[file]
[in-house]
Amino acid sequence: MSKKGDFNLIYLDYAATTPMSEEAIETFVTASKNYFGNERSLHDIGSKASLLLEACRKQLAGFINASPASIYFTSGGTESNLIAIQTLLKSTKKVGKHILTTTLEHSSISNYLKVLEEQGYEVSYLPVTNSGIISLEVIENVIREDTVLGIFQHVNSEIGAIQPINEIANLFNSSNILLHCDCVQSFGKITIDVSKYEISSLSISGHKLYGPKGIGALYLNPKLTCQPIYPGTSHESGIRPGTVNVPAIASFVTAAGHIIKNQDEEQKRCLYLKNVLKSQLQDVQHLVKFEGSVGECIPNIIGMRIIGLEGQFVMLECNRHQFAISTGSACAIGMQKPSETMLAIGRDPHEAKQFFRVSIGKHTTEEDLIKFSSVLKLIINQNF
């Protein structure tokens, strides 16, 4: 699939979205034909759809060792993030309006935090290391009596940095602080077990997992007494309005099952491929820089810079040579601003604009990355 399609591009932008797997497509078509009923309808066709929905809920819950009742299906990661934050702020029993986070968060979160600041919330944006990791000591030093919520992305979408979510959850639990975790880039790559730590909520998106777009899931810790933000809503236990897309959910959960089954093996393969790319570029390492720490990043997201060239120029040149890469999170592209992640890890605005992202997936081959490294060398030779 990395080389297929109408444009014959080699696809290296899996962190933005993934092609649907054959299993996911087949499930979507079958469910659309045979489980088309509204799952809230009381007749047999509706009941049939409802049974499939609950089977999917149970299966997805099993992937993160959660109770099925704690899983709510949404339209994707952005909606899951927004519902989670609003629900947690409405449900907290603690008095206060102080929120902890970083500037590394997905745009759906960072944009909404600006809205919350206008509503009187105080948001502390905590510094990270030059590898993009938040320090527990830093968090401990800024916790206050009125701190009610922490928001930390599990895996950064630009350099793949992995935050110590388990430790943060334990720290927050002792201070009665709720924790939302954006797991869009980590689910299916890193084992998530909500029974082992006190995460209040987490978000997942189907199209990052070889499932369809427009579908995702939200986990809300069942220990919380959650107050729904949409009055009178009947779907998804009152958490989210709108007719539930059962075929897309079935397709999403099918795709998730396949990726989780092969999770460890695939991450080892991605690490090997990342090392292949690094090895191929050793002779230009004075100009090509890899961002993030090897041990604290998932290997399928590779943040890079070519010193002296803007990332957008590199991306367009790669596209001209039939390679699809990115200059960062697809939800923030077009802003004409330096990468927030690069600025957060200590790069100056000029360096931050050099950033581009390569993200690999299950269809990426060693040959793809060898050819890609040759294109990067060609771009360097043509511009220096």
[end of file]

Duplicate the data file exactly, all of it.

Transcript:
[in-house]
Amino acid sequence: MSKKGDFNLIYLDYAATTPMSEEAIETFVTASKNYFGNERSLHDIGSKASLLLEACRKQLAGFINASPASIYFTSGGTESNLIAIQTLLKSTKKVGKHILTTTLEHSSISNYLKVLEEQGYEVSYLPVTNSGIISLEVIENVIREDTVLGIFQHVNSEIGAIQPINEIANLFNSSNILLHCDCVQSFGKITIDVSKYEISSLSISGHKLYGPKGIGALYLNPKLTCQPIYPGTSHESGIRPGTVNVPAIASFVTAAGHIIKNQDEEQKRCLYLKNVLKSQLQDVQHLVKFEGSVGECIPNIIGMRIIGLEGQFVMLECNRHQFAISTGSACAIGMQKPSETMLAIGRDPHEAKQFFRVSIGKHTTEEDLIKFSSVLKLIINQNF
């Protein structure tokens, strides 16, 4: 699939979205034909759809060792993030309006935090290391009596940095602080077990997992007494309005099952491929820089810079040579601003604009990355 399609591009932008797997497509078509009923309808066709929905809920819950009742299906990661934050702020029993986070968060979160600041919330944006990791000591030093919520992305979408979510959850639990975790880039790559730590909520998106777009899931810790933000809503236990897309959910959960089954093996393969790319570029390492720490990043997201060239120029040149890469999170592209992640890890605005992202997936081959490294060398030779 990395080389297929109408444009014959080699696809290296899996962190933005993934092609649907054959299993996911087949499930979507079958469910659309045979489980088309509204799952809230009381007749047999509706009941049939409802049974499939609950089977999917149970299966997805099993992937993160959660109770099925704690899983709510949404339209994707952005909606899951927004519902989670609003629900947690409405449900907290603690008095206060102080929120902890970083500037590394997905745009759906960072944009909404600006809205919350206008509503009187105080948001502390905590510094990270030059590898993009938040320090527990830093968090401990800024916790206050009125701190009610922490928001930390599990895996950064630009350099793949992995935050110590388990430790943060334990720290927050002792201070009665709720924790939302954006797991869009980590689910299916890193084992998530909500029974082992006190995460209040987490978000997942189907199209990052070889499932369809427009579908995702939200986990809300069942220990919380959650107050729904949409009055009178009947779907998804009152958490989210709108007719539930059962075929897309079935397709999403099918795709998730396949990726989780092969999770460890695939991450080892991605690490090997990342090392292949690094090895191929050793002779230009004075100009090509890899961002993030090897041990604290998932290997399928590779943040890079070519010193002296803007990332957008590199991306367009790669596209001209039939390679699809990115200059960062697809939800923030077009802003004409330096990468927030690069600025957060200590790069100056000029360096931050050099950033581009390569993200690999299950269809990426060693040959793809060898050819890609040759294109990067060609771009360097043509511009220096």